You might not have any symptoms that you have type 2 diabetes when you get it. In fact, researchers think that the average person already has it for 10 years when a doctor diagnoses it. This type of diabetes comes on slowly.
Do you know the risk factors? Do you know your numbers?
Type 2 diabetes is a treatable condition, but even when blood glucose levels are managed properly, there’s a heightened possibility of stroke or heart disease. “We say that patients with diabetes are more likely to have cardiovascular disease, but I think it’s important to understand how much more likely,” said Tas Saliaris, M.D.
The American Heart Association (AHA) considers diabetes to be one of the seven major controllable risk factors for cardiovascular disease (CVD). You can modify or control seven major independent risk factors for coronary heart disease: Cigarette and tobacco smoke, high blood cholesterol, high blood pressure, physical inactivity, overweight or obesity, diabetes, and healthy diet.
As 2017 draws to a close and a new year dawns, there are 10 tests you should have annually or more frequently if you have type 2 diabetes.
The American Diabetes Association, the National Diabetes Education Program and the National Diabetes Information Clearinghouse recommend 10 tests every person with type 2 diabetes should have. They are:
1. A‐1‐C blood glucose (blood sugar) test (This lab test should be done every 3 to 6 months. It is different from blood testing you do yourself. The A‐1‐C tells what your blood glucose has been during the last few months.)
2. Blood pressure (at every office visit)
3. Blood test to measure “good” cholesterol, “bad” cholesterol, and triglycerides in your blood (once a year)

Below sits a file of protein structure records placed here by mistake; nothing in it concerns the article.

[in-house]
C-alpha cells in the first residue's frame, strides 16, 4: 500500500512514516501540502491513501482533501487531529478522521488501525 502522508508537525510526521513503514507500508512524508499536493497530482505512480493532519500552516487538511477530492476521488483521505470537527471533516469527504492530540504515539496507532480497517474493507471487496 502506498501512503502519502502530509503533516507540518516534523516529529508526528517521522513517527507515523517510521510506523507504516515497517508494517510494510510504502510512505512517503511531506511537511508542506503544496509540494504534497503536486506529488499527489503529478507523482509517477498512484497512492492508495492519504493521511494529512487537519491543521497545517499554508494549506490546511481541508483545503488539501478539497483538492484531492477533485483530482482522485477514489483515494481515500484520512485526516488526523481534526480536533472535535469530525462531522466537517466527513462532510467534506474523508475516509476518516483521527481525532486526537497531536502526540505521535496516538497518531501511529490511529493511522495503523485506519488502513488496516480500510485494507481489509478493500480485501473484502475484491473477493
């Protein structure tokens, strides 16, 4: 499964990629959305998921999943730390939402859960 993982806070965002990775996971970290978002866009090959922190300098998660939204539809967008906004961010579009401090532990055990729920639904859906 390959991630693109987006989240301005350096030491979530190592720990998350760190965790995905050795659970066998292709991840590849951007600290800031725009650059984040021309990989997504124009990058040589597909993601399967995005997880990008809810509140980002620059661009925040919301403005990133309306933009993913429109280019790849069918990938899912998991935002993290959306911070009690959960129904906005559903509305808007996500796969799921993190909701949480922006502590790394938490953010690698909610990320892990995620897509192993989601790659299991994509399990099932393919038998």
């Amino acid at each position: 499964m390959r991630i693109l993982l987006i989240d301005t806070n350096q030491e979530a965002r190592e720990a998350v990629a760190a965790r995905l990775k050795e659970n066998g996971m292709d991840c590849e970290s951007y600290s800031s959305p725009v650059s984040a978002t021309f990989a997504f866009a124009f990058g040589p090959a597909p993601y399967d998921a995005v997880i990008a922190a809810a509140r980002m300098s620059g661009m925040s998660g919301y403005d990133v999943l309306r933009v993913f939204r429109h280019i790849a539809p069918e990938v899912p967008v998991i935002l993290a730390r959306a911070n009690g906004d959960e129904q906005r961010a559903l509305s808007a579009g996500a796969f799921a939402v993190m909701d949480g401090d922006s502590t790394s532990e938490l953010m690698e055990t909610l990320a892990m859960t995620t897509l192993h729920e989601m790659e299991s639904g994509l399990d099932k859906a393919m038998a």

4. “Dilated” eye exam to see if the blood vessels inside your eye are healthy (once a year)
5. Urine test to see if your kidneys are healthy (once a year)
6. Complete foot exam to see if the blood circulation, nerves, and skin in your feet are healthy (a complete exam once a year, a brief foot exam at every office visit)
7. Exam of your gums and teeth (every 6 months)
8. Weight (at every office visit)
9. Flu shot (at the beginning of flu season every Fall)
10. Pneumococcal vaccination (ask your doctor if you need it)
If you have type 2 diabetes and any of the above-mentioned tests are abnormal, you could be asked to make four changes, including eating a heart-healthy diet, exercising regularly, avoiding tobacco smoke, and losing weight if you’re overweight or obese.
The only way to know whether you have high blood pressure is to have a professional test it. The AHA recognizes a normal blood pressure range that is less than 120/80 mm Hg.
“Starting with blood pressure, patients with diabetes, in addition to making sure their blood sugar is controlled, should regularly follow up with their physicians to make sure their blood pressure is optimally controlled,” said Dr. Saliaris. “Their cholesterol levels should be checked, and they should be controlled as well either with medication or diet and exercise.”
Knowing risk factors so you can make changes is important — diabetes contributes to more than 230,000 U.S. deaths per year. “At least two-thirds of patients age 65 and older who have a history of diabetes will die of some form of heart disease,” said Dr. Saliaris. “Patients with diabetes are about three to four times more likely to die from heart disease than patients who don’t have diabetes.”
A version of this story first appeared on HealthCentral.com.